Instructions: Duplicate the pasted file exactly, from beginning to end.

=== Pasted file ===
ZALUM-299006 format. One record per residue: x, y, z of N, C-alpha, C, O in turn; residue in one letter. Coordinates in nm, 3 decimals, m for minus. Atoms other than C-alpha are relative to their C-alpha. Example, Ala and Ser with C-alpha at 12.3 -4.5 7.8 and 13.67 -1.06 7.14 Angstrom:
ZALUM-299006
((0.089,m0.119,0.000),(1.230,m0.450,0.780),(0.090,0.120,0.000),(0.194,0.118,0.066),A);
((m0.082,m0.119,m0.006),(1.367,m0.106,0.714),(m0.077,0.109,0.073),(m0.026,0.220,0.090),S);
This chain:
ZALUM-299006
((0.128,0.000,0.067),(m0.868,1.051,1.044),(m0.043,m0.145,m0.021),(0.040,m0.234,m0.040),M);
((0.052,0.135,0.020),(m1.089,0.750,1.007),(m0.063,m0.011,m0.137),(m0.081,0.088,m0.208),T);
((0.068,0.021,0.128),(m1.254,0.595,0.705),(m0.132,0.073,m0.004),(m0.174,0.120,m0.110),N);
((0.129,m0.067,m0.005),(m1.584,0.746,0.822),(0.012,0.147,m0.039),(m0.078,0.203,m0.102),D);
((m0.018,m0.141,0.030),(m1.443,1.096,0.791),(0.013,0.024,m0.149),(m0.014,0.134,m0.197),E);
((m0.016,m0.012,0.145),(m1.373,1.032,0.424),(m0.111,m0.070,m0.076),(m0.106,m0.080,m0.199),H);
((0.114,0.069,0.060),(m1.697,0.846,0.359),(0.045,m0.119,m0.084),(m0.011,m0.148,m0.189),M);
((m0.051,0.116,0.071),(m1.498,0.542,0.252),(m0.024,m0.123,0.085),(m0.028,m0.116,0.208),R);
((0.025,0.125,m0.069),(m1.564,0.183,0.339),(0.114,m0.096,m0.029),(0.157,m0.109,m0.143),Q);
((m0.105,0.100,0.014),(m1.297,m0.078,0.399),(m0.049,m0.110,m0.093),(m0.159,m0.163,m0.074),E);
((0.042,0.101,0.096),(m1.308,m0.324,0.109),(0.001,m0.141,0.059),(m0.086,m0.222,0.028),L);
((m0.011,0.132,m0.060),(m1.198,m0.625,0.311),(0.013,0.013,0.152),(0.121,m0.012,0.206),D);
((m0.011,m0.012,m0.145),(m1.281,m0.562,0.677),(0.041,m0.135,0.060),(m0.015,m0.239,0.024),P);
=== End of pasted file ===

ZALUM-299006 format. One record per residue: x, y, z of N, C-alpha, C, O in turn; residue in one letter. Coordinates in nm, 3 decimals, m for minus. Atoms other than C-alpha are relative to their C-alpha. Example, Ala and Ser with C-alpha at 12.3 -4.5 7.8 and 13.67 -1.06 7.14 Angstrom:
ZALUM-299006
((0.089,m0.119,0.000),(1.230,m0.450,0.780),(0.090,0.120,0.000),(0.194,0.118,0.066),A);
((m0.082,m0.119,m0.006),(1.367,m0.106,0.714),(m0.077,0.109,0.073),(m0.026,0.220,0.090),S);
This chain:
ZALUM-299006
((0.128,0.000,0.067),(m0.868,1.051,1.044),(m0.043,m0.145,m0.021),(0.040,m0.234,m0.040),M);
((0.052,0.135,0.020),(m1.089,0.750,1.007),(m0.063,m0.011,m0.137),(m0.081,0.088,m0.208),T);
((0.068,0.021,0.128),(m1.254,0.595,0.705),(m0.132,0.073,m0.004),(m0.174,0.120,m0.110),N);
((0.129,m0.067,m0.005),(m1.584,0.746,0.822),(0.012,0.147,m0.039),(m0.078,0.203,m0.102),D);
((m0.018,m0.141,0.030),(m1.443,1.096,0.791),(0.013,0.024,m0.149),(m0.014,0.134,m0.197),E);
((m0.016,m0.012,0.145),(m1.373,1.032,0.424),(m0.111,m0.070,m0.076),(m0.106,m0.080,m0.199),H);
((0.114,0.069,0.060),(m1.697,0.846,0.359),(0.045,m0.119,m0.084),(m0.011,m0.148,m0.189),M);
((m0.051,0.116,0.071),(m1.498,0.542,0.252),(m0.024,m0.123,0.085),(m0.028,m0.116,0.208),R);
((0.025,0.125,m0.069),(m1.564,0.183,0.339),(0.114,m0.096,m0.029),(0.157,m0.109,m0.143),Q);
((m0.105,0.100,0.014),(m1.297,m0.078,0.399),(m0.049,m0.110,m0.093),(m0.159,m0.163,m0.074),E);
((0.042,0.101,0.096),(m1.308,m0.324,0.109),(0.001,m0.141,0.059),(m0.086,m0.222,0.028),L);
((m0.011,0.132,m0.060),(m1.198,m0.625,0.311),(0.013,0.013,0.152),(0.121,m0.012,0.206),D);
((m0.011,m0.012,m0.145),(m1.281,m0.562,0.677),(0.041,m0.135,0.060),(m0.015,m0.239,0.024),P);